However, the plot was a little late in launching and I became impatient at times. Vachss is still fun to read, though. But I'd really suggest reading the early ones first and doing some catch-up before tackling this one. That way you know who Clarence and Terry and Flower are.
In this book, Burke goes back to stalking the child molesters and killers in the shadows. Three men are guilty of raping and killing a girl over twenty years ago. One of their accomplices has come forward with a blackmail scheme. The sons of privileged families, they've all ascended into wealthy lifestyles.
Burke intends to blackmail them for the murder, make them pay financially, then with their lives. It's what he does, and I'm one of his biggest fans.
The book takes a while to wind up to full speed, but it's always a pleasure working the capers and the con with Burke. Vachss pulls you right into the middle of the action and explains how those operations work better than anyone else I've ever read. And he doesn't flinch over the hard stuff like murder and torture either. He lays it out on the line. These books often aren't for people with weak stomachs.
In addition to the Burke books, Vachss has also written standalones and graphic novels and comics. I really recommend his novels SHELLA and THE GETAWAY MAN to showcase some of his other writing.
Vachss is seriously THE crime writer you should be reading if you're not.
The plot of Terminal centers on a long-ago crime in which three male teenagers from wealthy families raped, tortured, and murdered a thirteen-year-old girl for the sheer fun of it. Only one other person knew that the boys had committed the crime, a dope dealer, and he'd used it to his full advantage for over thirty years, hitting the three men up for small amounts of money at different times as they eventually grew into adults and became multi-millionaires in their own right. A white supremacist who knew Burke when he was in prison comes to him with a plan of extortion in which the dope dealer, who's still alive, will help them achieve one big score by taking three million dollars from the murderers and then getting revenge for the dead girl. All of Burke's family is going to be needed for this job as they set the deal in motion and then encounter trained assassins and ex-government agents hired to kill them. Burke will have to depend on his instincts and skills to keep himself and his family alive and to finally carry out his goals of death and destruction. There's going to be a high body count before everything reaches its final conclusion.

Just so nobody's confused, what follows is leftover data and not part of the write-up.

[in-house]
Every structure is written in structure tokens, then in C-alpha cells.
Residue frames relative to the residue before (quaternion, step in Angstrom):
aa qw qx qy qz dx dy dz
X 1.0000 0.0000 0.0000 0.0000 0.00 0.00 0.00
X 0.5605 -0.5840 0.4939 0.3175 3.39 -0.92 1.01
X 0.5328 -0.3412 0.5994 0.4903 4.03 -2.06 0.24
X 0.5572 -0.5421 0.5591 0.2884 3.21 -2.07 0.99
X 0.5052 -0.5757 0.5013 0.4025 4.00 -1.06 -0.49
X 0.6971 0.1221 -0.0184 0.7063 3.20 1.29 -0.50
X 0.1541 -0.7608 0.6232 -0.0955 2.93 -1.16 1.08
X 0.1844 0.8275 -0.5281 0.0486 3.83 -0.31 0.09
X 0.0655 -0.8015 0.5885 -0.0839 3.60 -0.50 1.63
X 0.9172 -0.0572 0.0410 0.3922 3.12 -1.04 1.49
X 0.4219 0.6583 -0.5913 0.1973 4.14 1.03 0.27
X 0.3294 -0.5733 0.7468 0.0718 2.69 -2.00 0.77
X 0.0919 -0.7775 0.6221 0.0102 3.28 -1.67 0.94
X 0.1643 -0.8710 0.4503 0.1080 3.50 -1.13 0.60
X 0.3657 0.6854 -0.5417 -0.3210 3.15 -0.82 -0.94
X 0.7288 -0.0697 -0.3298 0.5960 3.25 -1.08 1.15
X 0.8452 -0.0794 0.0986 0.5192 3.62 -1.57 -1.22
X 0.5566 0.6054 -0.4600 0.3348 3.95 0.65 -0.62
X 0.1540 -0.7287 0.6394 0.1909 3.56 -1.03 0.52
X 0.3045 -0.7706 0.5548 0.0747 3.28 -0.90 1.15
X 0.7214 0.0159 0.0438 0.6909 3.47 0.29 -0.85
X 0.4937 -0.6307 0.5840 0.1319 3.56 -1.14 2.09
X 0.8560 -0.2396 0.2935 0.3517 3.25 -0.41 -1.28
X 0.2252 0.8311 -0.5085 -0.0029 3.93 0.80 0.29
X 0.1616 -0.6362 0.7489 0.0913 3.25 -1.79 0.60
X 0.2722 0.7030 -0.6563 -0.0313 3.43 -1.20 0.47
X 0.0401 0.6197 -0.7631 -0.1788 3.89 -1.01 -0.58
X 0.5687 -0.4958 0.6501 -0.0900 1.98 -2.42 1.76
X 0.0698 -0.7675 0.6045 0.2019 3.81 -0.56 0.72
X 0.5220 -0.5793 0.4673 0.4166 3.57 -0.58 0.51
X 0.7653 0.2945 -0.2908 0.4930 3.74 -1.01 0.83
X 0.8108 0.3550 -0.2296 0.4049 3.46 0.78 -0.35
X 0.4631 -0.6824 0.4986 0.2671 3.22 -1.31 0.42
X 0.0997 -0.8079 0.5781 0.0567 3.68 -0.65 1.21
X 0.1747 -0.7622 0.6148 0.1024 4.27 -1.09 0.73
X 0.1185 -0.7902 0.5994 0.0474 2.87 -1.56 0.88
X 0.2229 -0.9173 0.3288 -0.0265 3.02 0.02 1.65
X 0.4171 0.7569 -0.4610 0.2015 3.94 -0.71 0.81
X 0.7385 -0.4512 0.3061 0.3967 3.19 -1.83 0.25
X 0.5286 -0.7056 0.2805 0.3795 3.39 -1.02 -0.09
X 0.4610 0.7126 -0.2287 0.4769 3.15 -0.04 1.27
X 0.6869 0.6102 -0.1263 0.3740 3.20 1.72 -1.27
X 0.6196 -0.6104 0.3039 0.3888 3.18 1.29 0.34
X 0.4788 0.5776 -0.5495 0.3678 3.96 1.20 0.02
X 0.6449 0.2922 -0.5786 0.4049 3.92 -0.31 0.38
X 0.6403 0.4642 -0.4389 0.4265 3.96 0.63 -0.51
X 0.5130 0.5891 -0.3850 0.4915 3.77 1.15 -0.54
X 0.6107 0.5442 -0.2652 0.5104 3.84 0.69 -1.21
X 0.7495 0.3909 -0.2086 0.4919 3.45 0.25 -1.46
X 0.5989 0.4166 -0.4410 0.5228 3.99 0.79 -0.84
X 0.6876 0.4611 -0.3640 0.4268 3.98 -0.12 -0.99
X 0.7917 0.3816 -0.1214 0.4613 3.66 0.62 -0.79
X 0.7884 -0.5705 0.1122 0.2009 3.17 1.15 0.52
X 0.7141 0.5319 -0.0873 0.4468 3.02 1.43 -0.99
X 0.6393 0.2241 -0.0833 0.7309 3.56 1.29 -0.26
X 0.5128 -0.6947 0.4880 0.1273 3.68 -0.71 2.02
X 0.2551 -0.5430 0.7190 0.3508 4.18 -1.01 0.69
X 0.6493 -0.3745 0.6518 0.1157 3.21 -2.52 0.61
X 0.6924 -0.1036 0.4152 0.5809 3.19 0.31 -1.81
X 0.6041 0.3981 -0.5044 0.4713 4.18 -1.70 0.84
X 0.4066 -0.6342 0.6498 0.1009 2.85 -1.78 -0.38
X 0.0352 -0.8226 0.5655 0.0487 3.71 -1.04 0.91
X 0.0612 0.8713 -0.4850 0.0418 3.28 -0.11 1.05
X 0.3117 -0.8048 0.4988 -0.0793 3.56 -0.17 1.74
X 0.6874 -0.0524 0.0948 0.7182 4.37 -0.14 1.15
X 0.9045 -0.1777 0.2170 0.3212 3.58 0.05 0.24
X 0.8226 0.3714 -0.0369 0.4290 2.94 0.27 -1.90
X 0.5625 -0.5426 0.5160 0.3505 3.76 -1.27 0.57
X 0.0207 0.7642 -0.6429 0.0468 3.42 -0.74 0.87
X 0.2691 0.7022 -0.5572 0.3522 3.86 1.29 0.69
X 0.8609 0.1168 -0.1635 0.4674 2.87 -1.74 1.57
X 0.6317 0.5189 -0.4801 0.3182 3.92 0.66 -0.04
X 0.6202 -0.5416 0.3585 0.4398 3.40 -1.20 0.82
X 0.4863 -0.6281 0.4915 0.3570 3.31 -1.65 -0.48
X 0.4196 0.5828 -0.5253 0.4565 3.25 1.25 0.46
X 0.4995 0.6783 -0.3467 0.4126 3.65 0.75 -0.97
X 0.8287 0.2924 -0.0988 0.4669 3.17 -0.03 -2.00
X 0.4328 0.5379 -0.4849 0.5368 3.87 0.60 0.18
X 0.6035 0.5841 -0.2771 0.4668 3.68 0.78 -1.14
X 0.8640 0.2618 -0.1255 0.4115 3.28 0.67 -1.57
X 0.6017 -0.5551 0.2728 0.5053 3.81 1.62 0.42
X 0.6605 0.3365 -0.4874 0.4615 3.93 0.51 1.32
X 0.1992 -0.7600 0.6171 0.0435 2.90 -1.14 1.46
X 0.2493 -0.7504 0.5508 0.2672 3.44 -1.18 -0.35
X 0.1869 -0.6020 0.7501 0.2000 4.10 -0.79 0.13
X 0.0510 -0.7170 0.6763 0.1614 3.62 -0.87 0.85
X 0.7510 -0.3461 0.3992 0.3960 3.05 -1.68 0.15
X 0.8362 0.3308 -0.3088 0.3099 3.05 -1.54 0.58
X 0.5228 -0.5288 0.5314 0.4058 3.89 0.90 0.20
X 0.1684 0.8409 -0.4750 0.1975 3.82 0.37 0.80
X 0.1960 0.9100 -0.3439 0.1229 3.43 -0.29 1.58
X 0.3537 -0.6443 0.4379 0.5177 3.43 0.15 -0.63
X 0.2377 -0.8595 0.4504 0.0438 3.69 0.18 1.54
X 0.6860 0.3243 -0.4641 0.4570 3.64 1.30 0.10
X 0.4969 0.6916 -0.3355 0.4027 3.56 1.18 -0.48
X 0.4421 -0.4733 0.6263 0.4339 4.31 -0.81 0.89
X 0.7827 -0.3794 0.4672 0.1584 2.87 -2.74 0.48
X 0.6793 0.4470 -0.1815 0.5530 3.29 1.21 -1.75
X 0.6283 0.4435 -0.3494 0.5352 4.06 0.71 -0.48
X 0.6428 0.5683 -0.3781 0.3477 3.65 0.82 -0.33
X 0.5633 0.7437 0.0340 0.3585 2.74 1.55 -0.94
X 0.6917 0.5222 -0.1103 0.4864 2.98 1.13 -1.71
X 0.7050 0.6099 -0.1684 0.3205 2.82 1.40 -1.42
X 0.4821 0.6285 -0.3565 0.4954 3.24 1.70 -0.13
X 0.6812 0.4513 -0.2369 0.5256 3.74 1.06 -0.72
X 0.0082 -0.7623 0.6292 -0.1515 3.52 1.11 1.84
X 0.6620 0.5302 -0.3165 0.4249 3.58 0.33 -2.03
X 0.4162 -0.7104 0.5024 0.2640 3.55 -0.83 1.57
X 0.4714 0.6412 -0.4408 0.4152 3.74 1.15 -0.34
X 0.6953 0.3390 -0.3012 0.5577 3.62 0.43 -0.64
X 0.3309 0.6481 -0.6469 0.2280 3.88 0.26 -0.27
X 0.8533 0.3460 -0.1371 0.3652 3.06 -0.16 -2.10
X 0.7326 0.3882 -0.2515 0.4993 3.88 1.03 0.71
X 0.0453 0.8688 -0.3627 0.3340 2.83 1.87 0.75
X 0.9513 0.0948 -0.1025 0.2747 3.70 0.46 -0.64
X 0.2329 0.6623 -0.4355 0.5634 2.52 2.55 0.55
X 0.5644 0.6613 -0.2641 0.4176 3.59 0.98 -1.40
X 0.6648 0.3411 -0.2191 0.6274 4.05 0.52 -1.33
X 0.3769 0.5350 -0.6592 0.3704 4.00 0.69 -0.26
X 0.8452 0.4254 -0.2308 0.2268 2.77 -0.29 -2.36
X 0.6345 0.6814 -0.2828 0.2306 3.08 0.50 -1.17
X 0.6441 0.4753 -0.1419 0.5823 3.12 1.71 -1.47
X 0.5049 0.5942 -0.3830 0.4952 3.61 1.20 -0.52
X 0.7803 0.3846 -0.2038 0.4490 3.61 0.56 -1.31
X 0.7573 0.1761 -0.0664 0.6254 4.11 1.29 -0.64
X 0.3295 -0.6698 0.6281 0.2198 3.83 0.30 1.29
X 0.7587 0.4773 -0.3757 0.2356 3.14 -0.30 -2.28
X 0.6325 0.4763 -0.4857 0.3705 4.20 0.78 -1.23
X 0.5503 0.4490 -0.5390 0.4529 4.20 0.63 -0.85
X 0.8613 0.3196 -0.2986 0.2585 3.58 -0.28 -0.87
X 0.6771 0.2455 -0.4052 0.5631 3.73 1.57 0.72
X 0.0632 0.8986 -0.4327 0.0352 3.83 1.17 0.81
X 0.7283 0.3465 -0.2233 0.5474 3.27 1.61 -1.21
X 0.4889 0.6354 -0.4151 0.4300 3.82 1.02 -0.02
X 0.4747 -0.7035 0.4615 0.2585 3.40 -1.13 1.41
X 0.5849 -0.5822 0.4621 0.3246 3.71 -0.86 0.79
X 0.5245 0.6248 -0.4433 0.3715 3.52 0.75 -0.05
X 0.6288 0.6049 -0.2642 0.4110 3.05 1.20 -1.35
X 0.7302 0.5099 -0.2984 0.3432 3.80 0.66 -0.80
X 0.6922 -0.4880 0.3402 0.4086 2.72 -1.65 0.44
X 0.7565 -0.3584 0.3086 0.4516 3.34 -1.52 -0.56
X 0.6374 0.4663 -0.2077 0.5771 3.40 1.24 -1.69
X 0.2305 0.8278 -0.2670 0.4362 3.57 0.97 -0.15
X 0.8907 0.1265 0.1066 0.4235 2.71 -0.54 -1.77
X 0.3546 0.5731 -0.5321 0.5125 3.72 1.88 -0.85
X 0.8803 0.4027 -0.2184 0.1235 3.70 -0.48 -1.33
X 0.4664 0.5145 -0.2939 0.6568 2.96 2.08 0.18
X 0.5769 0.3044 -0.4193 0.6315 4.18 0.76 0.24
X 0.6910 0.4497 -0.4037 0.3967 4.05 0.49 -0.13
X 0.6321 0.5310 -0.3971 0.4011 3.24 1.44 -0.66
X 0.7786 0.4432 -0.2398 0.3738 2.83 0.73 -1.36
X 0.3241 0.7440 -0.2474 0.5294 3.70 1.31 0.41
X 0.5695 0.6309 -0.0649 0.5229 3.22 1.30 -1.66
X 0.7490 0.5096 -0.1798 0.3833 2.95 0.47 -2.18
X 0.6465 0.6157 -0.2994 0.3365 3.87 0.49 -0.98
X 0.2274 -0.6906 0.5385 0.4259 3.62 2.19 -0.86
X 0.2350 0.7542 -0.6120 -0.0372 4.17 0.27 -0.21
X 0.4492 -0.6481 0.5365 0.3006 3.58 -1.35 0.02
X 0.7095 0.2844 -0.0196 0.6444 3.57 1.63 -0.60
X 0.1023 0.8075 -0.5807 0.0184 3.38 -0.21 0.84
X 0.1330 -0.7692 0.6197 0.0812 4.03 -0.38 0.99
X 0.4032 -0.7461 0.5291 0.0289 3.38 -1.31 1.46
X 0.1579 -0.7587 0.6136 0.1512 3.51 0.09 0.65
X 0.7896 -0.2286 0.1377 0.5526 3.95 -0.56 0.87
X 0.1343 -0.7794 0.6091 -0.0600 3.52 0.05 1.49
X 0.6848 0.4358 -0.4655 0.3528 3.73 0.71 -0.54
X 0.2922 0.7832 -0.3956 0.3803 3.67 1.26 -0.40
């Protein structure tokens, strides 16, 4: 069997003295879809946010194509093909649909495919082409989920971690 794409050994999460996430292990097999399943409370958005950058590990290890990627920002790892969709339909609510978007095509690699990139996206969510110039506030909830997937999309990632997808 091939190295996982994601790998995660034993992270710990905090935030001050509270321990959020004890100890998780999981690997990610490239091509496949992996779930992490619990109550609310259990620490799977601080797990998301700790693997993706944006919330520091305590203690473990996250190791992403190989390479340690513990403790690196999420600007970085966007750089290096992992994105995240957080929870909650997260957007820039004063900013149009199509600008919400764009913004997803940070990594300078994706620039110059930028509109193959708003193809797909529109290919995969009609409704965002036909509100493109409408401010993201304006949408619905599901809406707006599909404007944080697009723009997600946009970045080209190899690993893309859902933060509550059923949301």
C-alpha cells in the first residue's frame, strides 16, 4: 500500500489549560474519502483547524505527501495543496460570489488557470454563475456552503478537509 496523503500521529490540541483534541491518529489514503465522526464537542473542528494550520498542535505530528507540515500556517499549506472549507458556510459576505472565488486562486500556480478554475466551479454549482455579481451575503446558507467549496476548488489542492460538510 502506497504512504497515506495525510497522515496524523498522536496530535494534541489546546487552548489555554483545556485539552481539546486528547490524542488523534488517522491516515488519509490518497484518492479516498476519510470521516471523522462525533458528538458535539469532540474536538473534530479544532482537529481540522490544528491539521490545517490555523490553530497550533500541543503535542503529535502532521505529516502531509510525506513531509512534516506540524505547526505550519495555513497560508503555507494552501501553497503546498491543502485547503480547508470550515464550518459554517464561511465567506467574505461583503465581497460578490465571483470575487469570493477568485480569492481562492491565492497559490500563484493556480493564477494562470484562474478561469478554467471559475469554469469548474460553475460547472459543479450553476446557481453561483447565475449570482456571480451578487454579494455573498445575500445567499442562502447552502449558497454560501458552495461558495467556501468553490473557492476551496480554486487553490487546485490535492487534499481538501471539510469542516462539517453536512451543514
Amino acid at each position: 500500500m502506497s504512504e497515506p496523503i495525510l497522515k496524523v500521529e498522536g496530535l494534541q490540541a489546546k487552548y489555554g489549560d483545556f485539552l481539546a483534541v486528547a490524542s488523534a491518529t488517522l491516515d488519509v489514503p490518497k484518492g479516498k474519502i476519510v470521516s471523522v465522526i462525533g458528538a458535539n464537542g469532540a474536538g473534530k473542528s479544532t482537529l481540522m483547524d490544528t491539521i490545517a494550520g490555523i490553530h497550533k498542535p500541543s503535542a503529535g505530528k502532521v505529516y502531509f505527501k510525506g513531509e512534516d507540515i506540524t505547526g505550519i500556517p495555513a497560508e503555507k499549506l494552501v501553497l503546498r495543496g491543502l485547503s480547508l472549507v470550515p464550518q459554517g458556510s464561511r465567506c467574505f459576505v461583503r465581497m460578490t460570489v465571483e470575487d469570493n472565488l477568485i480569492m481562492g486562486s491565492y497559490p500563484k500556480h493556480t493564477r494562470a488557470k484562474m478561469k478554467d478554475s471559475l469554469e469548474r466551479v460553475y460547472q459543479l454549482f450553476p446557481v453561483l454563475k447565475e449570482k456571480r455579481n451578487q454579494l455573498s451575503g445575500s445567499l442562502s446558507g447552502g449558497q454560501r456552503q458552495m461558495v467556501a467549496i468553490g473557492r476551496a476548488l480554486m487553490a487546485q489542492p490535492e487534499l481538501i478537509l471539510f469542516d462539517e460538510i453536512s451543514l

This is a story that takes a closer look at Burke's earlier years in prison and how he managed to stay alive with the Professor's help, the white supremacist groups that are there and how they originated and what's expected of its members once they get out of jail, the return of Max the Silent (the deadliest martial artist alive) and his fight with a Thai killer sent to murder Burke, the Mole and his connection to the Israeli secret service and how they use Burke to kill a man, who also happens to be a child molester, in exchange for their help with this score, and finally how our anti-hero sets up and then takes down through insurmountable odds the men who murdered a thirteen-year-old girl so many years ago.
This is Andrew Vachss reaching into the darkness of humanity's soul to tell a story that's but the tip of the iceberg to what goes on in today's society. This is certainly mankind at its cruelest and most violent state and how the lead character in Terminal achieves some measure of justice for those unable to defend themselves.
The Terminal is definitely Vachss at his best. This is why I've stayed with the series so long, praying that the author would once again write a novel that would blow me away with its intensity and violent demeanor. The author certainly knows what he's talking about and clearly understands the underbelly of society's dark side. This is a man who's a lawyer in real life and battles for the rights of children who have no one else to stand up for them. In many ways, Andrew Vachss is Burke, a shadow warrior who'll stop at nothing to protect the young and innocent. Highly recommended!!!